Eagles ground Falcons’ game

Marquette head coach Tom Crean often says he takes the season one game at a time and deoesn't look past any opponent.

However, against Air Force and its Princeton offense, he felt it was necessary to make an exception, he said.

Even though the Falcons and Golden Eagles were on opposite sides of the Black Coaches Association Classic bracket and a showdown in the finals hinged on both programs' winning their first two games, Crean and his coaching staff began prepping his players Friday for the Falcons.

Each day, practice time was devoted to the game. Players watched video of Michigan State's 63-56 victory over Princeton in the 1998 NCAA Tournament to learn how the Spartans — a team Crean was an assistant coach for at the time — defended the offense. The coaching staff covered the locker rooms, meeting rooms and offices with over 200 signs bearing the message "Never relax," Crean said.

"Yeah, because you need to be reminded," said senior forward Todd Townsend, when asked if the message helped. "Especially with a team like Air Force, there are so many things … so many backdoor cuts, so many players, you've got to keep telling yourself to never relax."

Marquette did not let it happen Tuesday night on its way to defeating Air Force 69-65 in the tournament final.

"We pulled out all the stops" to prepare, Crean said after the game. "But really this was the players. They bought in, they were in watching film last night, today, before our walk-through this afternoon. They really wanted to play well."

Senior point guard Travis Diener arguably played the best.

He torched the Falcons for 34 points to set a career and BCA single-game scoring record. He also set the three-game tournament record with 77 points and was named tournament MVP.

"Diener killed us," Air Force head coach Chris Mooney said. "He's a great player."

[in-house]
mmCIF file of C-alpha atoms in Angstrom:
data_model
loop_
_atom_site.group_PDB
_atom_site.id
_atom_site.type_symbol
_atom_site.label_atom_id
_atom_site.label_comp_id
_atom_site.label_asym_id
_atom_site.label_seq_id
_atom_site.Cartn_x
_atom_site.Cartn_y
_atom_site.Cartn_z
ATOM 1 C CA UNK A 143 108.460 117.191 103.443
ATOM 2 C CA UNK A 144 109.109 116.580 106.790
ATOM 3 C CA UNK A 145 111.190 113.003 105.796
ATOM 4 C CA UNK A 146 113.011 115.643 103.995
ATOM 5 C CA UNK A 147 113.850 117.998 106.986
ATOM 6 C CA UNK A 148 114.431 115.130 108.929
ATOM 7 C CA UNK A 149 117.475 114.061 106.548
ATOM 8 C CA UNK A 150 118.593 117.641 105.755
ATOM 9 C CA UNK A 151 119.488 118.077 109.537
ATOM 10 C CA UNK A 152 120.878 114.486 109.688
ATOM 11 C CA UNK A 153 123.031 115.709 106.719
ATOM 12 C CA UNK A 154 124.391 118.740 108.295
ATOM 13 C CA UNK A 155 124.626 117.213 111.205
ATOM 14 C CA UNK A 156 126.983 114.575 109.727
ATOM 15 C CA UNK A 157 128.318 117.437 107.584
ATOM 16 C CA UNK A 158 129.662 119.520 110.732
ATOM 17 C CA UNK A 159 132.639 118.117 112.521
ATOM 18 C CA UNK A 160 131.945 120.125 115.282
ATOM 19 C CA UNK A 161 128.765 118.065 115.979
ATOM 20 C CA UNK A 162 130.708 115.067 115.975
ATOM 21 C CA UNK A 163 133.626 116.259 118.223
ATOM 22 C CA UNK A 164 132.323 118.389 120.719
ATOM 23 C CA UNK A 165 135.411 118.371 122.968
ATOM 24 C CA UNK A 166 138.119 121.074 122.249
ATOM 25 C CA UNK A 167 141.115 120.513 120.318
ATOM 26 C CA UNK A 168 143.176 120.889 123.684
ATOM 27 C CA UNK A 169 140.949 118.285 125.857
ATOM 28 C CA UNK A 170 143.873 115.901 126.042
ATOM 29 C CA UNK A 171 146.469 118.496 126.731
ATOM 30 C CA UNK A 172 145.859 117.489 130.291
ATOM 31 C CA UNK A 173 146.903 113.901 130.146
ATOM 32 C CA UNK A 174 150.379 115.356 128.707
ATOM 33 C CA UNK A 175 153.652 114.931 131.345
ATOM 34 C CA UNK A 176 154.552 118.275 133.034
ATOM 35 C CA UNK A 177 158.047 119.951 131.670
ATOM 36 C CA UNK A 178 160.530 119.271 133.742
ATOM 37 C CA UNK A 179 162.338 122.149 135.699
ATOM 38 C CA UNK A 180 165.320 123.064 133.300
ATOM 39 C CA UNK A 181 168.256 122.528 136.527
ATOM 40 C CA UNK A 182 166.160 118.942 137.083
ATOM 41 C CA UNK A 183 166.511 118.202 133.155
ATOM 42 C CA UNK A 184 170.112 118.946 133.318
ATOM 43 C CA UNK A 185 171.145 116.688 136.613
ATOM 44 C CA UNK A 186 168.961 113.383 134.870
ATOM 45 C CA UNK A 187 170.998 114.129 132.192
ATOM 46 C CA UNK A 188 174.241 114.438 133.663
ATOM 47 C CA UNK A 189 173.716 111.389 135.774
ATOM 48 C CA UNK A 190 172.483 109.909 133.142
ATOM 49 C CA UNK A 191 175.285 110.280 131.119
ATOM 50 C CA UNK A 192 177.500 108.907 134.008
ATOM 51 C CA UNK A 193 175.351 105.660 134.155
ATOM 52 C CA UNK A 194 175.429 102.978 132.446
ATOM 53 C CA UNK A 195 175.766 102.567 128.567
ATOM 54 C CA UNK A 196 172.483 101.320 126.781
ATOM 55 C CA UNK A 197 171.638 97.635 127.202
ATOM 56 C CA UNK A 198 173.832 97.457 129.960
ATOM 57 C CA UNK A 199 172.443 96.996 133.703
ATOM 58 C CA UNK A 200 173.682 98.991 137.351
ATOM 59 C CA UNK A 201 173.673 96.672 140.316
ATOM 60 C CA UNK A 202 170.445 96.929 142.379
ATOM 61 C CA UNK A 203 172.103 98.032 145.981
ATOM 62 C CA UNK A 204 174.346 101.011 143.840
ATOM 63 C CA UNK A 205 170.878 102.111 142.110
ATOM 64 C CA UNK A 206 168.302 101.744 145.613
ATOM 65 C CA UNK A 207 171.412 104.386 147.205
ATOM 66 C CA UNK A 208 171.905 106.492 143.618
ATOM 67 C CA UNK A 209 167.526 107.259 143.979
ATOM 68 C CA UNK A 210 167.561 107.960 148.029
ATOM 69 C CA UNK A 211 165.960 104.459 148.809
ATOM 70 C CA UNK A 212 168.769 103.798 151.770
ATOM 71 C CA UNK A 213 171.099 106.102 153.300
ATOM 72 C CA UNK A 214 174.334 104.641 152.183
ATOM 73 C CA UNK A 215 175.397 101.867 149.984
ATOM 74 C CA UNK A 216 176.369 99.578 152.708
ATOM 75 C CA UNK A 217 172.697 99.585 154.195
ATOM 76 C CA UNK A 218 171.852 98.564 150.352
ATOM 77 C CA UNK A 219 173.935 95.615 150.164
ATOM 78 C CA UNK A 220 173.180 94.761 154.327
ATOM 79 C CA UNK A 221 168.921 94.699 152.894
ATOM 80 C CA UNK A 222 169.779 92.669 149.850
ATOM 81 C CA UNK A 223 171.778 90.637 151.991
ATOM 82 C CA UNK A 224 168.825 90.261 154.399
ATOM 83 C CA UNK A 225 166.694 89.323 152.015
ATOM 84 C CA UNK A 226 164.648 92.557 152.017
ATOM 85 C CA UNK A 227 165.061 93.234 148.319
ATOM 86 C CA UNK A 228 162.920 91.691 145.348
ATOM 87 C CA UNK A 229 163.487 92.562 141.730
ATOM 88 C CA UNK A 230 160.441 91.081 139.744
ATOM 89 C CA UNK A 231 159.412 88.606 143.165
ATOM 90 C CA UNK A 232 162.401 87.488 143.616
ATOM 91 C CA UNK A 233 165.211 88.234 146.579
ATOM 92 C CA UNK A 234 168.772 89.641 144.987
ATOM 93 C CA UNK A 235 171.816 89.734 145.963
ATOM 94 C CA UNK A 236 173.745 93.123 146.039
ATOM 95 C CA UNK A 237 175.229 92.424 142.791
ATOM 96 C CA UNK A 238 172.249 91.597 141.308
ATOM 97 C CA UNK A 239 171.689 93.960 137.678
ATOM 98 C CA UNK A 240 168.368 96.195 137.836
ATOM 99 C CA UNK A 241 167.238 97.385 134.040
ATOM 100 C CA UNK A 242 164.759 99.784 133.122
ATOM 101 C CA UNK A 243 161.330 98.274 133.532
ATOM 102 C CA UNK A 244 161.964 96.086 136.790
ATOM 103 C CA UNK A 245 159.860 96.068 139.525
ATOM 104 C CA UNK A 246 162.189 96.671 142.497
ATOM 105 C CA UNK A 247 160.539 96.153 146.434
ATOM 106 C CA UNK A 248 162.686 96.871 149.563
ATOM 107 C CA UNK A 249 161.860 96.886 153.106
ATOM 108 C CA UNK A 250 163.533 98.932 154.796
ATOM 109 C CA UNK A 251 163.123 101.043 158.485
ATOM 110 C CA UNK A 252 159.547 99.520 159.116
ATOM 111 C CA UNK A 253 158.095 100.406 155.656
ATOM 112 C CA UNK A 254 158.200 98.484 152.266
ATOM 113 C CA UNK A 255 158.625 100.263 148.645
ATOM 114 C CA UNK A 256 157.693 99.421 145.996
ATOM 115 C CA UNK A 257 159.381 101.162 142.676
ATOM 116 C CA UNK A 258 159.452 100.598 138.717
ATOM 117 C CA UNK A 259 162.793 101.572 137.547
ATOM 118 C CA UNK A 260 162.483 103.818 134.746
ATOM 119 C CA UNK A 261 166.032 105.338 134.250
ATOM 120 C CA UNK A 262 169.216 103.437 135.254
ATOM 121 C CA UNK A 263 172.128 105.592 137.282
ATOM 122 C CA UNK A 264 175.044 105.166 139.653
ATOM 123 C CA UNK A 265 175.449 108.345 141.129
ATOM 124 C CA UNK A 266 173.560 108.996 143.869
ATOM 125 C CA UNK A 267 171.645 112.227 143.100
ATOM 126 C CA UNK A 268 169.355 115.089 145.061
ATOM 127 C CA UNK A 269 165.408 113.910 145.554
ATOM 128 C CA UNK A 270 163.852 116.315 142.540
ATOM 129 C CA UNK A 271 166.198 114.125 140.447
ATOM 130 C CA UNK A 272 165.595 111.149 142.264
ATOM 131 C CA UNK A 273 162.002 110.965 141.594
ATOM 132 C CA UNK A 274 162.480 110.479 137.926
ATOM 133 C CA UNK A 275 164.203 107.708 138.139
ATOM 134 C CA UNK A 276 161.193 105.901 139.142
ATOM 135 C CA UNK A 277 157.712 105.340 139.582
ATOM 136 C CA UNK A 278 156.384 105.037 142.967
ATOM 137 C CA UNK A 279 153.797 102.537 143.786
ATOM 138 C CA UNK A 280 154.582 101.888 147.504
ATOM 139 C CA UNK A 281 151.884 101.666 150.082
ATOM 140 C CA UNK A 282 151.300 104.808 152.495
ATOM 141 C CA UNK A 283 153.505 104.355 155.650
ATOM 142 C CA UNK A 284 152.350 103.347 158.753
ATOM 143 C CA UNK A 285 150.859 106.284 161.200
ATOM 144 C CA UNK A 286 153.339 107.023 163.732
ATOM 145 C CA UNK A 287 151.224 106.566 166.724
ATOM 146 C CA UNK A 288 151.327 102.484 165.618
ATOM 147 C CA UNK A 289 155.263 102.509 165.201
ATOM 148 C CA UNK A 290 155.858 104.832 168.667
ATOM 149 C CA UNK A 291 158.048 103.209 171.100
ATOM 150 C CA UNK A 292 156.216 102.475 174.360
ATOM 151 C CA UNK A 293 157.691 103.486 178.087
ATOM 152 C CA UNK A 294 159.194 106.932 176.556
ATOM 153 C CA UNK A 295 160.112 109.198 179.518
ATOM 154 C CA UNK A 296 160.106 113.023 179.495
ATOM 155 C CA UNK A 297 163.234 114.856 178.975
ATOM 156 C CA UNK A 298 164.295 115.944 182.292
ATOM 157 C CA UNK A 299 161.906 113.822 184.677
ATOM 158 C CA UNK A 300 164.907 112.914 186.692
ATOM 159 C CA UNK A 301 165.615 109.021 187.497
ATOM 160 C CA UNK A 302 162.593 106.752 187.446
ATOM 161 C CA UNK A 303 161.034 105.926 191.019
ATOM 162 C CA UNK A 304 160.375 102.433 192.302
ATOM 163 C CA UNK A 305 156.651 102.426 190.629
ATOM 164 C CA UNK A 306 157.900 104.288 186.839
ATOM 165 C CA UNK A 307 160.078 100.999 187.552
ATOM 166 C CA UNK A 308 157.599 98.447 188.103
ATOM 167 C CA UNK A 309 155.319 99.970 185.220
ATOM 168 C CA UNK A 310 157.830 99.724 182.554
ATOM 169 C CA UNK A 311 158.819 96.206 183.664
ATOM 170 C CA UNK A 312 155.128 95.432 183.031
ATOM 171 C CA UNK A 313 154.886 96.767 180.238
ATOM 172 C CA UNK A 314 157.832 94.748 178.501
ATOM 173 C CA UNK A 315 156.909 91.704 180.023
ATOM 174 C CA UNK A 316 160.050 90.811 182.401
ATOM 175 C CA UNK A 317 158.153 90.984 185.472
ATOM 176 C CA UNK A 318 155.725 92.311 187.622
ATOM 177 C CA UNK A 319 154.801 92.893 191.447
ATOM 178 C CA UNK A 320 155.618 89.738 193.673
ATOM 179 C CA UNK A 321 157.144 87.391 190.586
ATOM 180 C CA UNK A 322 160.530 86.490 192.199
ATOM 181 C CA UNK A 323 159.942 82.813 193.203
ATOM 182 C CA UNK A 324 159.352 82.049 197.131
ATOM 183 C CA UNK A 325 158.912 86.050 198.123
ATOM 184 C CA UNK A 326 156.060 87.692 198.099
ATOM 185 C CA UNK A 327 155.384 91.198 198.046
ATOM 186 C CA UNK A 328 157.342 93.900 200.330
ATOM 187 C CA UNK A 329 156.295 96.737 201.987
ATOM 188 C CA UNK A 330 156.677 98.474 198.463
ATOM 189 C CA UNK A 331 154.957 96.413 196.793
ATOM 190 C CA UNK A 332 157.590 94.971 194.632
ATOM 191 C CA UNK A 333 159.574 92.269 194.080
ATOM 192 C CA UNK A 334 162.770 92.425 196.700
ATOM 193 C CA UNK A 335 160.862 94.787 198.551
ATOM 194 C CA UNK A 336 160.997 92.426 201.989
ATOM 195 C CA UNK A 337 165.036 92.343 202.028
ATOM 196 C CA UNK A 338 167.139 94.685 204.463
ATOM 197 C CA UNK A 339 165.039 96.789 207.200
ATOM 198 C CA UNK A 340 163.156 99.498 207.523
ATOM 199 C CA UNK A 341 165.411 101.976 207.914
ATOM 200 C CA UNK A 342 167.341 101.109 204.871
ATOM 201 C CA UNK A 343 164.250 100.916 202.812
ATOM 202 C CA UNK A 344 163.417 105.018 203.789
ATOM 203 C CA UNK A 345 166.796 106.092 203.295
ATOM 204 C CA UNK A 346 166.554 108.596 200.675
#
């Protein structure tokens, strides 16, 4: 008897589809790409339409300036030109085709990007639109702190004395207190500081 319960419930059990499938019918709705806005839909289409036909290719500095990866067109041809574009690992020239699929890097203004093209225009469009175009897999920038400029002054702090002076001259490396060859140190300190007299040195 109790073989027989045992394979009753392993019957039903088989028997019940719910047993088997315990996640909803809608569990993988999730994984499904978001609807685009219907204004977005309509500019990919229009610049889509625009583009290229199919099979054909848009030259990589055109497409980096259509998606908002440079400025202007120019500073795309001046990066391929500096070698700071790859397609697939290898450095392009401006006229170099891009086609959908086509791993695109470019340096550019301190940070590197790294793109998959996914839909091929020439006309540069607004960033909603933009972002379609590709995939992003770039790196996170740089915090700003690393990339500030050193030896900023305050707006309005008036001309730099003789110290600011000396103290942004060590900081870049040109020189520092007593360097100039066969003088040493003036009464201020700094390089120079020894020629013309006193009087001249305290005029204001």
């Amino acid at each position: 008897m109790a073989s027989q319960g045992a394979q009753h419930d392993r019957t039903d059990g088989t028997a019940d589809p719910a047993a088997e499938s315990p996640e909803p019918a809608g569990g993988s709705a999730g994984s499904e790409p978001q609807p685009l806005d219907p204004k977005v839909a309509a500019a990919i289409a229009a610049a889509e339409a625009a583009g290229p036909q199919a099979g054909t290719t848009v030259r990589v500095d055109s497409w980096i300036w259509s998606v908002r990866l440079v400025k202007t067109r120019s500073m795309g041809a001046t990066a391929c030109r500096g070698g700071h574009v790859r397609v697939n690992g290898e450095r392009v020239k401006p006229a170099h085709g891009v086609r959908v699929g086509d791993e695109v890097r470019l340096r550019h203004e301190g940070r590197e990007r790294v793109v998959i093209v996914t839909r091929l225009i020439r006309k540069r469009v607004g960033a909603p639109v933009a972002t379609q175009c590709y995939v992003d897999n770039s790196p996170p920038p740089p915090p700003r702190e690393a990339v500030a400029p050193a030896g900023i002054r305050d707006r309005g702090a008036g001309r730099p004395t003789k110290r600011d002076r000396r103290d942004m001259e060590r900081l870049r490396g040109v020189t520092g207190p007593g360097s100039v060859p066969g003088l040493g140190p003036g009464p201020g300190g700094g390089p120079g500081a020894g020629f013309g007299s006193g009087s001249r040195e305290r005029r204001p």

The senior point guard was at his best midway through the second half. After senior guard Antoine Hood's layup gave the Falcons a 50-46 lead with 10:28 to play, Diener responded by draining three straight 3-pointers.

The treys, a couple of which came off of quick ball screens in transition, gave Marquette a 55-50 lead with 9:07 to play.

"That really proved to be the turning point," Mooney said. "We really try to defend the 3-point shot. I think last year we gave up less than three a game. Coming into today we gave up four in the first two games. Some of the ones he was hitting were tough to defend."

"Tonight I think we needed a spark offensively when they got the lead in the second half," Diener said. "Shots were falling in the second half for me. Guys were doing a great job of getting me open.

"Chris Grimm, probably nobody noticed, but I know two of them at least he set a nice screen in the middle of the court for me and gave me a wide open shot."

Sophomore guard Dameon Mason was second on the team in scoring with 12 points, junior forward Steve Novak added 10 points and senior forward Marcus Jackson added seven rebounds.

Even with the Golden Eagles' offensive attack, Air Force never allowed Marquette to pull away.

The Falcons made 13 3-point shots on 40.6 percent shooting from behind the arc, and four players finished in double figures.

Air Force's success on offense might have been the team's downfall.

"We like to control the tempo of the game, and we didn't do as good of job," Mooney said. "We were able to score and therefore I think we started taking shots a little bit quicker than we usually do and we didn't exercise the discipline that we normally have in our offense."